Thursday, February 27, 2014

"Activities", children and holidays

Names have been changed to protect the identity of those involved.

Our local Nanny, the Government of Maharashtra had declared 19th February 2014 to be a public holiday. This was to commemorate the birth of Chhatrapati Shivaji Maharaj. This declaration was done at the start of the year. Suddenly, out of the blue, the Education Department diktaat made it clear that 19th February 2014 would not be a school holiday. Instead, children would have to go to school and the schools would have to conduct appropriate classes/events to commemorate the birth of Chhatrapati Shivaji Maharaj. This threw a real spanner in the works for all concerned. Parents were left confused and holiday plans were messed up. Schools had to remain open. Some school buses were available and many others were not. Basically, this flip flop caused mass confusion.

Today, 27th February 2014 is Mahashivratri. It is the day Shiv the God was born. It has been declared a holiday. Banks are shut, schools are shut but many offices are open and the High Court is open. So again another confused day, albeit confused in a different manner. If daddy is a lawyer he will be at work while mummy who is an investment banker will be chilling at home, getting her hair done. Daddy will have taken the car and presumably driver thus leaving mummy alone at home to look after Bittu and Dimple. You get the picture?

This morning, a friend messaged that Dimple had a holiday and mummy had not got any “activities” planned for Dimple!!! This apparently was a big problem. What does mummy do with Dimple on a holiday?

This got me thinking, and obviously blogging. I am unaware what “activities” means.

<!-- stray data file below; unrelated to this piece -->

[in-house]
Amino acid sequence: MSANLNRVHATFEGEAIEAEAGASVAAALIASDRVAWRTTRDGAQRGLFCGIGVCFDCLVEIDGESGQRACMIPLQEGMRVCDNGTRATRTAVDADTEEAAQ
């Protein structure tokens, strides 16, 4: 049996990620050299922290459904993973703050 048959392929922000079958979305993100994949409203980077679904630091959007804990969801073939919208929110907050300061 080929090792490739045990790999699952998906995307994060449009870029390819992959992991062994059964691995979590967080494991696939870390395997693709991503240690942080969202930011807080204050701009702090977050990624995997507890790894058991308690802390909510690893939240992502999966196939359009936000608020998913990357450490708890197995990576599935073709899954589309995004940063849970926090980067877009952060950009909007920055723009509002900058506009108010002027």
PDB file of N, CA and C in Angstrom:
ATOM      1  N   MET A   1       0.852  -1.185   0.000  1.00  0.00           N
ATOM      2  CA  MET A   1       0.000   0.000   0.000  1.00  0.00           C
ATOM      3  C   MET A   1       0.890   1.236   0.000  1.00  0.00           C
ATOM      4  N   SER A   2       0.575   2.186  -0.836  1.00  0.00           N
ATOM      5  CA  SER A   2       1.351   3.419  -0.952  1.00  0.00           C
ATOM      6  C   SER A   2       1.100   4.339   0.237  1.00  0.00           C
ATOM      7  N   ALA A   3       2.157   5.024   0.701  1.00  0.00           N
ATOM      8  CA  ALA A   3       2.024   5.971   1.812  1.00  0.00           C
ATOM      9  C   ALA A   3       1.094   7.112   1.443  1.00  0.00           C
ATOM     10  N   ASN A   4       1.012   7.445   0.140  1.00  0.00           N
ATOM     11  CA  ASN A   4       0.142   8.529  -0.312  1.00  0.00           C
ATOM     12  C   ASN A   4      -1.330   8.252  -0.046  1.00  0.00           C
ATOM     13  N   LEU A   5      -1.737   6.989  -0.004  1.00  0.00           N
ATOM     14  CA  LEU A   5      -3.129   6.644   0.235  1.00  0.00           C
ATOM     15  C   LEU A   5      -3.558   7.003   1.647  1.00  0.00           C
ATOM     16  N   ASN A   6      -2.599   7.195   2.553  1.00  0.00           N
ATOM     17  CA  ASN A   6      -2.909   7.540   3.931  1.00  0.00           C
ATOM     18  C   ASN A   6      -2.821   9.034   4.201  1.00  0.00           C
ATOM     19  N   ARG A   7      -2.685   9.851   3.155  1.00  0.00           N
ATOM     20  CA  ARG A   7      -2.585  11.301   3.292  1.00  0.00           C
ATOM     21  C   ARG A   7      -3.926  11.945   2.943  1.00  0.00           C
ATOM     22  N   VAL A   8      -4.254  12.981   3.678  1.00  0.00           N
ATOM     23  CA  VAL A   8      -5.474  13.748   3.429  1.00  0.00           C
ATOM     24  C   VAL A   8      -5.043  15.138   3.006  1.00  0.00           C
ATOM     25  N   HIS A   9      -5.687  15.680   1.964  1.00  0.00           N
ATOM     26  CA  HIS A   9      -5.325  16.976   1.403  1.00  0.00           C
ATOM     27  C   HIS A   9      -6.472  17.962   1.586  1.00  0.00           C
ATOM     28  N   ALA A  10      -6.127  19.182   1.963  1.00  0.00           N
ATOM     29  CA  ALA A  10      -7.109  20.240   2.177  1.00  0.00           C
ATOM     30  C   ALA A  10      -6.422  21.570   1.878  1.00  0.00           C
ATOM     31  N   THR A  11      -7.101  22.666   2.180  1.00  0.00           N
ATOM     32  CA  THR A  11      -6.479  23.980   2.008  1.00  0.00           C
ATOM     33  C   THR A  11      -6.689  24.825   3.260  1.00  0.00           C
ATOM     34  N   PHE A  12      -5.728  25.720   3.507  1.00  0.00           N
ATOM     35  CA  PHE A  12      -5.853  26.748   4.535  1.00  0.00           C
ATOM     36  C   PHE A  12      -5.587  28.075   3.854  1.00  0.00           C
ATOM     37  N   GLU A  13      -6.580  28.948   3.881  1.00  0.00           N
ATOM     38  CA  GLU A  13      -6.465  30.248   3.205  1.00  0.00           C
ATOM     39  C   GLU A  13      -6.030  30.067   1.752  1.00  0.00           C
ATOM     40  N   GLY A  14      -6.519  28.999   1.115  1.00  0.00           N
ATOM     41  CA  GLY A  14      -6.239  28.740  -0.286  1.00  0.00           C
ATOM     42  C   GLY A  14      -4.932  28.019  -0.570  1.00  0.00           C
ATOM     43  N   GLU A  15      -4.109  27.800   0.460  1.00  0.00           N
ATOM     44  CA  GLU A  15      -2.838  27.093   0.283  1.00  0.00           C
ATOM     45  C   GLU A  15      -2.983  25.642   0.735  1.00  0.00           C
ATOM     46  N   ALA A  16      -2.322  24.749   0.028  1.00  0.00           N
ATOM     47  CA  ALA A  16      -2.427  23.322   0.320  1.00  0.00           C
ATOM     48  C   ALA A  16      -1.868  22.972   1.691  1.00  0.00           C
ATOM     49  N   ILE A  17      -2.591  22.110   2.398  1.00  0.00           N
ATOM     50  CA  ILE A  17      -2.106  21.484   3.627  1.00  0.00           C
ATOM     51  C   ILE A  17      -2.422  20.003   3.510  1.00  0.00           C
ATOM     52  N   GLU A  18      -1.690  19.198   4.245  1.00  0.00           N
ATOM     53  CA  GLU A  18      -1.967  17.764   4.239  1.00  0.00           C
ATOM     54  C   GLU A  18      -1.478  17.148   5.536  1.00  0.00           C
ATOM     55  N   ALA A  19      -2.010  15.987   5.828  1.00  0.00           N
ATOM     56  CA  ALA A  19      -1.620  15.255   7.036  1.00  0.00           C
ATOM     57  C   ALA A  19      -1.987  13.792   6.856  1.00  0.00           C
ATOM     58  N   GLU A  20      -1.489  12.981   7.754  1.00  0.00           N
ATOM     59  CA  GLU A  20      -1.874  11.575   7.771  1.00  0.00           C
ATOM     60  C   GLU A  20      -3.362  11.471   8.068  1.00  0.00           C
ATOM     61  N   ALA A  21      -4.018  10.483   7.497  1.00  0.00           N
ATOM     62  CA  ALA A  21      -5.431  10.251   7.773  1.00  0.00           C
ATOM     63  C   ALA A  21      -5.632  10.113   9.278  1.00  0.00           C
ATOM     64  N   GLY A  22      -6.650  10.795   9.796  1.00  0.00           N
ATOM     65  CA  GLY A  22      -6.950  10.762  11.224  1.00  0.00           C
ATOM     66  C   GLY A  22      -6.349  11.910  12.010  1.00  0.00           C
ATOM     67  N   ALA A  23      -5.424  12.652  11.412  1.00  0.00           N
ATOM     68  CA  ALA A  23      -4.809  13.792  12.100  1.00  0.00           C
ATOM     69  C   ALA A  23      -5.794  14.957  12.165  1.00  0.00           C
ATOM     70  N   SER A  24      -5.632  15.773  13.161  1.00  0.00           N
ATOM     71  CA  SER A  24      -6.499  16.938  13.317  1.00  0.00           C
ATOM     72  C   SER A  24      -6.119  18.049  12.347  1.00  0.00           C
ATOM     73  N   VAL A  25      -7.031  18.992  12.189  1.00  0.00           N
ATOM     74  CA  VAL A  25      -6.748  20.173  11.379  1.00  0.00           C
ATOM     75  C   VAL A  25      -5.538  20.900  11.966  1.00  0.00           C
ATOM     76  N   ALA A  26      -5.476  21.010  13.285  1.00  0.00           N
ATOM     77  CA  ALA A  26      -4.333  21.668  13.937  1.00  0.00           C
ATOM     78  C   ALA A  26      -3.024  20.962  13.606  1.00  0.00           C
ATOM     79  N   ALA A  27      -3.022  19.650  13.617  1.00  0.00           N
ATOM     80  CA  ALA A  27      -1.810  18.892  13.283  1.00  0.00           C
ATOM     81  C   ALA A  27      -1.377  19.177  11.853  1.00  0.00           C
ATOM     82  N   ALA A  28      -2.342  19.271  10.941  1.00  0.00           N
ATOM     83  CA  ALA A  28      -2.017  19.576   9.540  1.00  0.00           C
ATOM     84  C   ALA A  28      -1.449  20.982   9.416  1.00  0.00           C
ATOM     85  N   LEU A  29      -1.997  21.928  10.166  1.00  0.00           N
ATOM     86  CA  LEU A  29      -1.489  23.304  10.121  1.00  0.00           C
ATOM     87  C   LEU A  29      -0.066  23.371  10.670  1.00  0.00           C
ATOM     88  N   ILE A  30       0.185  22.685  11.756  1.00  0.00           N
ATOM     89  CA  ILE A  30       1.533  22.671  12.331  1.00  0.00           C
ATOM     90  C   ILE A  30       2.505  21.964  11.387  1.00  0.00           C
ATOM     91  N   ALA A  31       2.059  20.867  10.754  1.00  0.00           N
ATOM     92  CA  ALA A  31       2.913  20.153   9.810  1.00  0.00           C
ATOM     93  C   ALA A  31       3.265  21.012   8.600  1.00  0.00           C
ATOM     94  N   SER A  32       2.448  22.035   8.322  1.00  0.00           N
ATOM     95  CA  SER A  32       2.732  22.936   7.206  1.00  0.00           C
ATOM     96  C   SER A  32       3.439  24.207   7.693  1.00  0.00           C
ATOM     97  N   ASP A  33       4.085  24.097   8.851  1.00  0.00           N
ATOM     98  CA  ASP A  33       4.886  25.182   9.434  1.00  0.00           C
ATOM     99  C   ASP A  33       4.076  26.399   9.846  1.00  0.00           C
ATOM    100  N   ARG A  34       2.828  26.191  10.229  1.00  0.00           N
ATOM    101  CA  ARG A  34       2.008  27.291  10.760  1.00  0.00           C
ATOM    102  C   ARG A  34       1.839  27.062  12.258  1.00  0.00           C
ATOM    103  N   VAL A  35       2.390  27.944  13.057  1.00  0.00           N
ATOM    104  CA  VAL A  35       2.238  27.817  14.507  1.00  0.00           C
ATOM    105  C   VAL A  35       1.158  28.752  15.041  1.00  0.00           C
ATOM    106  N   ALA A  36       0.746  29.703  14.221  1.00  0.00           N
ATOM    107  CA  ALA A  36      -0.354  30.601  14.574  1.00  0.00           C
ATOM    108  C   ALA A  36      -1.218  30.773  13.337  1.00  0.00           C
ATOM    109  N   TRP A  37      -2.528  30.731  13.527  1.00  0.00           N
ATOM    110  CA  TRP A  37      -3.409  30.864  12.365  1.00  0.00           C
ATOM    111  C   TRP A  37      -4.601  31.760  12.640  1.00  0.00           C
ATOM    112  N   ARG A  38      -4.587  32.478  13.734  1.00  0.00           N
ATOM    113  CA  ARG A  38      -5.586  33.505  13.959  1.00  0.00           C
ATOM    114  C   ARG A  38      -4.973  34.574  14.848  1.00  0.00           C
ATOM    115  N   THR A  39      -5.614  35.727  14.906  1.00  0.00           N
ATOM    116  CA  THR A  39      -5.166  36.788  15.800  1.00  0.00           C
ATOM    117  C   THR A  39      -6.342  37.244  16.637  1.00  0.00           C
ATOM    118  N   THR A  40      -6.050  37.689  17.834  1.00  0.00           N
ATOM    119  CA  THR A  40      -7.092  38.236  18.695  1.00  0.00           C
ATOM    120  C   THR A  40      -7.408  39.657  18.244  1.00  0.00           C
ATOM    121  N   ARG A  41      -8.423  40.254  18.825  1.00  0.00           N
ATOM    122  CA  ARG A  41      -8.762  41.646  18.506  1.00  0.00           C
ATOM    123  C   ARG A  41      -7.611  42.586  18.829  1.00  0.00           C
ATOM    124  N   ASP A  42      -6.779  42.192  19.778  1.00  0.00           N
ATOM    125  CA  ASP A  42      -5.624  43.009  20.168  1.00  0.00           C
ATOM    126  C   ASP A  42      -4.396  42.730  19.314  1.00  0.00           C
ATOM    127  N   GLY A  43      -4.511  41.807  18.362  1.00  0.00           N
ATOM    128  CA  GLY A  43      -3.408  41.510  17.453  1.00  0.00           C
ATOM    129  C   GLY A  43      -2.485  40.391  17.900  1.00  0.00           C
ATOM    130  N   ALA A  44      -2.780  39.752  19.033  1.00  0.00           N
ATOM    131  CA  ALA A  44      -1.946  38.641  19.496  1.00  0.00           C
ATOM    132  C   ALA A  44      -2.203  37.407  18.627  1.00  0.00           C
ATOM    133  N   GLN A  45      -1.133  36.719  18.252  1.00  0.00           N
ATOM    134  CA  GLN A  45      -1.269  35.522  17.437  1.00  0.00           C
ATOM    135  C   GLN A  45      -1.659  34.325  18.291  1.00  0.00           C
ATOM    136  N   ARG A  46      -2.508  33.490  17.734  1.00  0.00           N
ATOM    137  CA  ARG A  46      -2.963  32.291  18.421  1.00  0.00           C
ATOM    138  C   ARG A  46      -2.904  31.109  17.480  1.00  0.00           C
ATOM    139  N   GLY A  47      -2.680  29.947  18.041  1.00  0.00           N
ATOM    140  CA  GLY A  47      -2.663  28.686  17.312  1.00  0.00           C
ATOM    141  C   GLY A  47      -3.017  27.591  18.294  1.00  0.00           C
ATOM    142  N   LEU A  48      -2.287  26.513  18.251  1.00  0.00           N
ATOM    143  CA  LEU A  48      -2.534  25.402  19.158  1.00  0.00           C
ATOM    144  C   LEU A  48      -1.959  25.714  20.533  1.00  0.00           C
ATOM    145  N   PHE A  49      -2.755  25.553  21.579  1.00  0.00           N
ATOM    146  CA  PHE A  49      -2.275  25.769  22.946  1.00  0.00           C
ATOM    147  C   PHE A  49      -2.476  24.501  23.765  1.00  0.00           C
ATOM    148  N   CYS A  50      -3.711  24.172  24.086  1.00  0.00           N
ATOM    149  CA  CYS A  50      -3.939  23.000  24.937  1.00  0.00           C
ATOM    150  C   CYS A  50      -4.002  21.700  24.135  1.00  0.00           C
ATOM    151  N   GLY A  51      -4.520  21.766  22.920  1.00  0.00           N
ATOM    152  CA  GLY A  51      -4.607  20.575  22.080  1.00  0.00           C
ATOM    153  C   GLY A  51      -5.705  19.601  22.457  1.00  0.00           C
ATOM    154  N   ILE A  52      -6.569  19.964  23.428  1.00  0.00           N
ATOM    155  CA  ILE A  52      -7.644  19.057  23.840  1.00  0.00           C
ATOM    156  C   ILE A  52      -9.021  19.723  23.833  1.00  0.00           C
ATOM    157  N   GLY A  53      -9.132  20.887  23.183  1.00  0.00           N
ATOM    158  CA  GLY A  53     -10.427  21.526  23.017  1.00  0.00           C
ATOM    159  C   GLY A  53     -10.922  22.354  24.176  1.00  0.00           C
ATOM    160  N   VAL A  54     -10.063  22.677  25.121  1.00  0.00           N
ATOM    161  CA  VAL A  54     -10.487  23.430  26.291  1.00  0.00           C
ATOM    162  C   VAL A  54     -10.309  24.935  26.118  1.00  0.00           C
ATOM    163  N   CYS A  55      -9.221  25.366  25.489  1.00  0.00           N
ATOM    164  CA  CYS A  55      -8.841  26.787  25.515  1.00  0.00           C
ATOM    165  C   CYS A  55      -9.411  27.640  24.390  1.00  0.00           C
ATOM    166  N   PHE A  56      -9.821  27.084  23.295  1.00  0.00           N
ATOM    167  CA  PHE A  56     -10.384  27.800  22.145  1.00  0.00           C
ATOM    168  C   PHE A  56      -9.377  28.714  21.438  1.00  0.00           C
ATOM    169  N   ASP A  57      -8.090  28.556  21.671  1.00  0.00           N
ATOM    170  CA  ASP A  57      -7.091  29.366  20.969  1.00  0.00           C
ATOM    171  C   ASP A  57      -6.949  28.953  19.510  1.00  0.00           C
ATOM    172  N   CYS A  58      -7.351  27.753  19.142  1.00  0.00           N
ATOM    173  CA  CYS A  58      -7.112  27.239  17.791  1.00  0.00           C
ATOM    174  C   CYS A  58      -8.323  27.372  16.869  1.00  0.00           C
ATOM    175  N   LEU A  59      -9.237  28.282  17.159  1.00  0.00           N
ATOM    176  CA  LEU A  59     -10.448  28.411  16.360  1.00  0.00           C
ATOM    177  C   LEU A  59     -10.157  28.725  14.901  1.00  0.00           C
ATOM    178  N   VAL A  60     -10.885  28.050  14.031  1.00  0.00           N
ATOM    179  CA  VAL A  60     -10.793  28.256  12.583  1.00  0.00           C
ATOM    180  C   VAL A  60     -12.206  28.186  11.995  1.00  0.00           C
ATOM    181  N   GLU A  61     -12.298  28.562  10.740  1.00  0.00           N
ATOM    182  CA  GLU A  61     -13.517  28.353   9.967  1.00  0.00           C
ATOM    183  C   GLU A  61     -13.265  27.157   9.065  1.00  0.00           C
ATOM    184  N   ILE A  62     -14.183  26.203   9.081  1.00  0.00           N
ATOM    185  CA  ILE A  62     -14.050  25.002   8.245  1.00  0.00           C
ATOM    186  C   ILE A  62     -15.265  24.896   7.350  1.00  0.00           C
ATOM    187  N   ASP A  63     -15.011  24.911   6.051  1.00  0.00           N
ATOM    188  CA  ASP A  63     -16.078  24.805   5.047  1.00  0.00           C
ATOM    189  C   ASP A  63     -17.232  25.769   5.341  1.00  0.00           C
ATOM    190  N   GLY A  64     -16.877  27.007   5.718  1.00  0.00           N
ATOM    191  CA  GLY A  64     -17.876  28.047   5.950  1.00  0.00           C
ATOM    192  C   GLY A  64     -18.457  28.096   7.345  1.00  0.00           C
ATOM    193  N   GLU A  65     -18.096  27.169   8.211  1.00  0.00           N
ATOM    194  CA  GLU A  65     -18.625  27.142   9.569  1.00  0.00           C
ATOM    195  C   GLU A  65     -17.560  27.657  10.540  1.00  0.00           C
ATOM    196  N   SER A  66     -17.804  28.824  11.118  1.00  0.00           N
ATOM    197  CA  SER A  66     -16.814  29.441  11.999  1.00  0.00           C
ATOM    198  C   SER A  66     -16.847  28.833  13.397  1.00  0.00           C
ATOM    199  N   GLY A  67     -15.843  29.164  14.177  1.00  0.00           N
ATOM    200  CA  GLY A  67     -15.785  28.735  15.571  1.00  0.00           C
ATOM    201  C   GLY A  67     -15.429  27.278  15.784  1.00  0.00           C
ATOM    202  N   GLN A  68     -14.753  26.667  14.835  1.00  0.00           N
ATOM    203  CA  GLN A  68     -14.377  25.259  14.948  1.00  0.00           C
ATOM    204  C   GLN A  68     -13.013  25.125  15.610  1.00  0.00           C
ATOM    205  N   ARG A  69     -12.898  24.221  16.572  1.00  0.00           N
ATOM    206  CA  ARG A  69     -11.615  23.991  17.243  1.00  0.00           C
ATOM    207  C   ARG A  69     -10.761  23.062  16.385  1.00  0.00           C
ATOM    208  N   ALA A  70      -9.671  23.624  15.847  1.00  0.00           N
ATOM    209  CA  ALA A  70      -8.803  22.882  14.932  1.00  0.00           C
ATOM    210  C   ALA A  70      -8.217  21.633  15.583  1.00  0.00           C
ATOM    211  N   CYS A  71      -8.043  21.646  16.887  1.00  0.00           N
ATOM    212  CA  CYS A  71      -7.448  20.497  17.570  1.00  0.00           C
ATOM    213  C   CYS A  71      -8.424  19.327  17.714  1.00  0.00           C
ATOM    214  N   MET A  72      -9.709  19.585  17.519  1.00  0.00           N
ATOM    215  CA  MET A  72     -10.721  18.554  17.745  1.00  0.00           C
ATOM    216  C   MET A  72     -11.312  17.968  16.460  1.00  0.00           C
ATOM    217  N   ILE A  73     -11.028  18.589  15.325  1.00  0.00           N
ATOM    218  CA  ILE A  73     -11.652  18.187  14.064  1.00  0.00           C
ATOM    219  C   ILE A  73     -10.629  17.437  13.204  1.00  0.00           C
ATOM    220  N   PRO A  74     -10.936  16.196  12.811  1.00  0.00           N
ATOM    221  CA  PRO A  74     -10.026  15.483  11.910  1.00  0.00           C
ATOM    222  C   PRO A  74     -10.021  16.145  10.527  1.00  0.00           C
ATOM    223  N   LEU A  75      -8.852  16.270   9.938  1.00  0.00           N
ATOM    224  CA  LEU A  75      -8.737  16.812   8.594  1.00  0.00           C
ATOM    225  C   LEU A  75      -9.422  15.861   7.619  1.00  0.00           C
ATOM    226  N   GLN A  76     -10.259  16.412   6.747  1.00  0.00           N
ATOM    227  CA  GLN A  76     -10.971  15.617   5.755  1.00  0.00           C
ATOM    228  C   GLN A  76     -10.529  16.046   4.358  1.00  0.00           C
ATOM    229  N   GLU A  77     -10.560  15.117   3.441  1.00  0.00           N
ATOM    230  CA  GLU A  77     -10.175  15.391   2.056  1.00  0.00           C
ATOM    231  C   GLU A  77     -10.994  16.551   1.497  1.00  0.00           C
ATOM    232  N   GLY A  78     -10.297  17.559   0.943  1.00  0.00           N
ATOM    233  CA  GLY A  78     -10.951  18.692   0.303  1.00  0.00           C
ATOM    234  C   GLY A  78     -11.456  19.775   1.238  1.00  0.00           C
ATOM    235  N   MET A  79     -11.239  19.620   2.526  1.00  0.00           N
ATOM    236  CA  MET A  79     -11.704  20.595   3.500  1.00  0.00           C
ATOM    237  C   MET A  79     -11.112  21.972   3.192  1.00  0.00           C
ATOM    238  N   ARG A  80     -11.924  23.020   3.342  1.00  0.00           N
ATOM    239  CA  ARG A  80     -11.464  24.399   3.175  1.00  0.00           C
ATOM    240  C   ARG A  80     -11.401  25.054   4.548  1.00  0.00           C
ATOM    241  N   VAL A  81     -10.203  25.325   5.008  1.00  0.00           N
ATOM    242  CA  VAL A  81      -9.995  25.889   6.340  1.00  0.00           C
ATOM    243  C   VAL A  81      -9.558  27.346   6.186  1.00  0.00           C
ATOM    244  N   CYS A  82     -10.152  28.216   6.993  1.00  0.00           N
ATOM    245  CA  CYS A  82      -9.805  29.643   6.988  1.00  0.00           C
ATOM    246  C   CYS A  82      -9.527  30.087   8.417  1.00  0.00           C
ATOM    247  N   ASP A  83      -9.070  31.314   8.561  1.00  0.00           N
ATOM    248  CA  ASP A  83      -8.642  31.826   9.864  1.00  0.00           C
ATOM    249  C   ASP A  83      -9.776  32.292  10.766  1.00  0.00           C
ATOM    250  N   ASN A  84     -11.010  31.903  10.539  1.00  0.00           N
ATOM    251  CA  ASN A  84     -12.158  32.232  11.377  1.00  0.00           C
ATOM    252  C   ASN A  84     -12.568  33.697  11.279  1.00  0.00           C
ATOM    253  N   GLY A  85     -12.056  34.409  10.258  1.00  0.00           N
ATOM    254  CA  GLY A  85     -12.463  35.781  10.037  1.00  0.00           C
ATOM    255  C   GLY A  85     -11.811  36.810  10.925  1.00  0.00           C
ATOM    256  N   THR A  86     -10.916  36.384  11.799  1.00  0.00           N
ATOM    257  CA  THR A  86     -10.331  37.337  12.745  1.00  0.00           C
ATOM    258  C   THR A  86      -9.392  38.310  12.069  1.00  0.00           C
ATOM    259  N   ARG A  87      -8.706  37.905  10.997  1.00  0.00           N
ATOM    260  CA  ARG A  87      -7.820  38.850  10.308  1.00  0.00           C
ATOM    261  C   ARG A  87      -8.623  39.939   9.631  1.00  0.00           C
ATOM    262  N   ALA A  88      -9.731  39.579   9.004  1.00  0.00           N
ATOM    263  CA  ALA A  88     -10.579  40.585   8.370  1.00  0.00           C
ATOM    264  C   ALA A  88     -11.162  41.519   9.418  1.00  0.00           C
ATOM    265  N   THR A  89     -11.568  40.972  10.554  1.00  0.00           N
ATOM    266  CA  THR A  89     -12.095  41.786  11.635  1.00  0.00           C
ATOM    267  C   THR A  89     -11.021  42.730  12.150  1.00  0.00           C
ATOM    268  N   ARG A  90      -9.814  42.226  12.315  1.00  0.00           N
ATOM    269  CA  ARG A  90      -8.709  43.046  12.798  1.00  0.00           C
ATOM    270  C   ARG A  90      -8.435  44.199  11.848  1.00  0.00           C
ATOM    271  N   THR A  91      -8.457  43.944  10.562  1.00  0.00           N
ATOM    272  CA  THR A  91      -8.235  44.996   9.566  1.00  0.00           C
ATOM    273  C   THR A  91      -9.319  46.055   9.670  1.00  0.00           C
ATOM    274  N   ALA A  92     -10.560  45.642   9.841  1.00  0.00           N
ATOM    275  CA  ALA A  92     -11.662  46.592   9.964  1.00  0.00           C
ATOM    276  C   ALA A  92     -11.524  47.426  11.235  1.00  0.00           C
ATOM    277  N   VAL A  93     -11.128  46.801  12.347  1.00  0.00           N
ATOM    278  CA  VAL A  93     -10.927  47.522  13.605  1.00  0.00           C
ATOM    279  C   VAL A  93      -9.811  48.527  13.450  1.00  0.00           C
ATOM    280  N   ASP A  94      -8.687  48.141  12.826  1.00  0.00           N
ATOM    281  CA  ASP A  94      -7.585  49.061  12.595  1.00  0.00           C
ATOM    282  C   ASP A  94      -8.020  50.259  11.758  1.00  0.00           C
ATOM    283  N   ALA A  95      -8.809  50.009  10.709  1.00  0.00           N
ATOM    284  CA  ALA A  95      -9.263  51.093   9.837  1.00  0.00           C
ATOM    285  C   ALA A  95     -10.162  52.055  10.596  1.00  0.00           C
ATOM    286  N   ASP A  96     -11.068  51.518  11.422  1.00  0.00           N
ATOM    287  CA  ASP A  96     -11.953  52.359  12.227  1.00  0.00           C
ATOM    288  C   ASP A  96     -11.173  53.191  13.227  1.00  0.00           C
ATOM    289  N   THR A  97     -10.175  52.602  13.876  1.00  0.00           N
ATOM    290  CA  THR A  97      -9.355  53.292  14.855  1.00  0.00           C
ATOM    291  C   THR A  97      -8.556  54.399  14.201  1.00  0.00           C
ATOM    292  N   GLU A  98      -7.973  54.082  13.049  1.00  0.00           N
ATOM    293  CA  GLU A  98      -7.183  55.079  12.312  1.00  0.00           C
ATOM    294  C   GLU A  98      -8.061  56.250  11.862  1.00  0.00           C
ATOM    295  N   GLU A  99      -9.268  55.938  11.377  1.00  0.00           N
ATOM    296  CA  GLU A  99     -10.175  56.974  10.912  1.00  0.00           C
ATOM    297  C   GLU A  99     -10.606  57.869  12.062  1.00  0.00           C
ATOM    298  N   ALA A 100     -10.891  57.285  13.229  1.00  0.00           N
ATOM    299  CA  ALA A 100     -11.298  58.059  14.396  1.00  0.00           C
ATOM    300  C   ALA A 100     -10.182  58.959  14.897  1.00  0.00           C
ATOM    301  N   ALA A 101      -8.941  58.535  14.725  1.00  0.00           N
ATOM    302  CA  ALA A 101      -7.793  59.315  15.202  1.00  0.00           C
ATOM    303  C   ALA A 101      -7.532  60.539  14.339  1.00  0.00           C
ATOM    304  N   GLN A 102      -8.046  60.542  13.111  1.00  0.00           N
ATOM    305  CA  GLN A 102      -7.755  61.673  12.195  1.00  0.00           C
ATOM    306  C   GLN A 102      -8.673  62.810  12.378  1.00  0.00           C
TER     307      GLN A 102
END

Dimple is about 6 years old. I was six some forty four years ago. When I was six and I had a holiday, regardless of whether my mummy and daddy worked or not, I went down to play. Whoever else in the building had a holiday also went down to play. My building had a big compound. So my pals from the next door buildings that had smaller compounds came across and we played. What did we play? Cricket, football, Robbers and Cops [Chor Police], 7 tiles and we rode our bicycles. We invented games to play when riding our bicycles. I cannot recall being supervised, I cannot recall an ayah looking after us. Yes there were ayahs but they looked after real infants, our younger siblings. And these infants came down in the evening. We were down playing since the morning. Then it was lunch time and often we ate at each others house. We had really no veg and non veg restrictions or inability to eat `tikha’ or food being cut up into bite size portions before we were fed. We just ate what was served. Then if it was hot, our mummys made us play board games at home during the afternoon. Then, once it was about 4 pm, we all went back down.

We had nothing planned for us. We had no “activities” planned for us. We simply went down and played. Surely there are children in most buildings today. Surely they can go down and play. But this need to have “activities” planned for Dimple is something I find bizarre.

Looking at it differently, assuming that with the passage of 44 years since I was 6, times have changed, and it is now necessary to have ‘activities’ planned for Dimple, because that’s the new normal, surely you knew it was a holiday for Mahashivratri right at the start of the year. Why did you not have something planned? If constant monitored activity must be planned for every moment when Dimple is not at school, then why wasn’t Mahashivratri activity planned? And, how much time does it take to plan say, a trip to the museum? Do kids do that? A visit to the sabzi market? Why not? A pizza cooking session at home? Great fun for kids and lunch will be a treat. Building a lego truck at home? Do kids still pay with lego?

What is the world coming to? 

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